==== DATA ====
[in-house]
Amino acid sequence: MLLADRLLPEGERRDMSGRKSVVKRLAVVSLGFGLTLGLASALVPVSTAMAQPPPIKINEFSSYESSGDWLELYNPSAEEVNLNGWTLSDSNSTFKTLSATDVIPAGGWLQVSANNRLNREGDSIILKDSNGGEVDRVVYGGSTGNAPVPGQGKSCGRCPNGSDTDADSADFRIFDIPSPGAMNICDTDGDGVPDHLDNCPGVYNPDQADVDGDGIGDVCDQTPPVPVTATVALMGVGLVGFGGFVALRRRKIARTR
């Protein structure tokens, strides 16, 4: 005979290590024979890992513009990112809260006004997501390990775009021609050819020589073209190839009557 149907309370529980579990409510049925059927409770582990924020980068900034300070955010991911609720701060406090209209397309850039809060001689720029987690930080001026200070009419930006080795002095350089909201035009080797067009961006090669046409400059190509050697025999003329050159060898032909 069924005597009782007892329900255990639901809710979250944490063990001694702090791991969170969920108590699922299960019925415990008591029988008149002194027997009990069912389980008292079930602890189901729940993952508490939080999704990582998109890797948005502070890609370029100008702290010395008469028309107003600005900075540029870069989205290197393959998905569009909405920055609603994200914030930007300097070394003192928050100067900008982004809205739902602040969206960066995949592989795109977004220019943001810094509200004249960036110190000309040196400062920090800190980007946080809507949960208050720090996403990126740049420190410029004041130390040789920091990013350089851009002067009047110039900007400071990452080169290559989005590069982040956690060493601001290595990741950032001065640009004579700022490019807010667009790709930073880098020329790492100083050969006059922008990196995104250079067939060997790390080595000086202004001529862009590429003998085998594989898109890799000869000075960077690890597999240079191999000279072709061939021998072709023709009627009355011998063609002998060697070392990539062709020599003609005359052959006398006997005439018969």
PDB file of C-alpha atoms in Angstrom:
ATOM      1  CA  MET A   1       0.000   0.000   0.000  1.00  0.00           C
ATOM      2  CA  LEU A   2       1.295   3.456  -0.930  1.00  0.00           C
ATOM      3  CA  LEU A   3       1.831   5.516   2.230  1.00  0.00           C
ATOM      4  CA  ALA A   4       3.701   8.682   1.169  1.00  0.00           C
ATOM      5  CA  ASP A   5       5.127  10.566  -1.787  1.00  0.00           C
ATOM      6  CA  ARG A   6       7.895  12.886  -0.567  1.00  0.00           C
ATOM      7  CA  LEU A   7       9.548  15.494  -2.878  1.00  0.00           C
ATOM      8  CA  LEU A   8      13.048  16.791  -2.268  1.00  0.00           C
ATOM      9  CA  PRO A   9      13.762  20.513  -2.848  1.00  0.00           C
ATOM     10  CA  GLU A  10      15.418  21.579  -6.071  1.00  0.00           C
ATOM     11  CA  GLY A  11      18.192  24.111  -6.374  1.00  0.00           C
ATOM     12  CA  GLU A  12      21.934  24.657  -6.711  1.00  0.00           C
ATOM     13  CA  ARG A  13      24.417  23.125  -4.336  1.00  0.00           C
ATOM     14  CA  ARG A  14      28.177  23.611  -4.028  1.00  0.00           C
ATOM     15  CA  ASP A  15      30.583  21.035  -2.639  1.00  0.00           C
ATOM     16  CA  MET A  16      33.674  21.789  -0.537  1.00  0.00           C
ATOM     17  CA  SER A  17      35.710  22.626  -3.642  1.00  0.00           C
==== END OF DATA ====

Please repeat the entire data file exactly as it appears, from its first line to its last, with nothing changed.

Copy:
[in-house]
Amino acid sequence: MLLADRLLPEGERRDMSGRKSVVKRLAVVSLGFGLTLGLASALVPVSTAMAQPPPIKINEFSSYESSGDWLELYNPSAEEVNLNGWTLSDSNSTFKTLSATDVIPAGGWLQVSANNRLNREGDSIILKDSNGGEVDRVVYGGSTGNAPVPGQGKSCGRCPNGSDTDADSADFRIFDIPSPGAMNICDTDGDGVPDHLDNCPGVYNPDQADVDGDGIGDVCDQTPPVPVTATVALMGVGLVGFGGFVALRRRKIARTR
């Protein structure tokens, strides 16, 4: 005979290590024979890992513009990112809260006004997501390990775009021609050819020589073209190839009557 149907309370529980579990409510049925059927409770582990924020980068900034300070955010991911609720701060406090209209397309850039809060001689720029987690930080001026200070009419930006080795002095350089909201035009080797067009961006090669046409400059190509050697025999003329050159060898032909 069924005597009782007892329900255990639901809710979250944490063990001694702090791991969170969920108590699922299960019925415990008591029988008149002194027997009990069912389980008292079930602890189901729940993952508490939080999704990582998109890797948005502070890609370029100008702290010395008469028309107003600005900075540029870069989205290197393959998905569009909405920055609603994200914030930007300097070394003192928050100067900008982004809205739902602040969206960066995949592989795109977004220019943001810094509200004249960036110190000309040196400062920090800190980007946080809507949960208050720090996403990126740049420190410029004041130390040789920091990013350089851009002067009047110039900007400071990452080169290559989005590069982040956690060493601001290595990741950032001065640009004579700022490019807010667009790709930073880098020329790492100083050969006059922008990196995104250079067939060997790390080595000086202004001529862009590429003998085998594989898109890799000869000075960077690890597999240079191999000279072709061939021998072709023709009627009355011998063609002998060697070392990539062709020599003609005359052959006398006997005439018969």
PDB file of C-alpha atoms in Angstrom:
ATOM      1  CA  MET A   1       0.000   0.000   0.000  1.00  0.00           C
ATOM      2  CA  LEU A   2       1.295   3.456  -0.930  1.00  0.00           C
ATOM      3  CA  LEU A   3       1.831   5.516   2.230  1.00  0.00           C
ATOM      4  CA  ALA A   4       3.701   8.682   1.169  1.00  0.00           C
ATOM      5  CA  ASP A   5       5.127  10.566  -1.787  1.00  0.00           C
ATOM      6  CA  ARG A   6       7.895  12.886  -0.567  1.00  0.00           C
ATOM      7  CA  LEU A   7       9.548  15.494  -2.878  1.00  0.00           C
ATOM      8  CA  LEU A   8      13.048  16.791  -2.268  1.00  0.00           C
ATOM      9  CA  PRO A   9      13.762  20.513  -2.848  1.00  0.00           C
ATOM     10  CA  GLU A  10      15.418  21.579  -6.071  1.00  0.00           C
ATOM     11  CA  GLY A  11      18.192  24.111  -6.374  1.00  0.00           C
ATOM     12  CA  GLU A  12      21.934  24.657  -6.711  1.00  0.00           C
ATOM     13  CA  ARG A  13      24.417  23.125  -4.336  1.00  0.00           C
ATOM     14  CA  ARG A  14      28.177  23.611  -4.028  1.00  0.00           C
ATOM     15  CA  ASP A  15      30.583  21.035  -2.639  1.00  0.00           C
ATOM     16  CA  MET A  16      33.674  21.789  -0.537  1.00  0.00           C
ATOM     17  CA  SER A  17      35.710  22.626  -3.642  1.00  0.00           C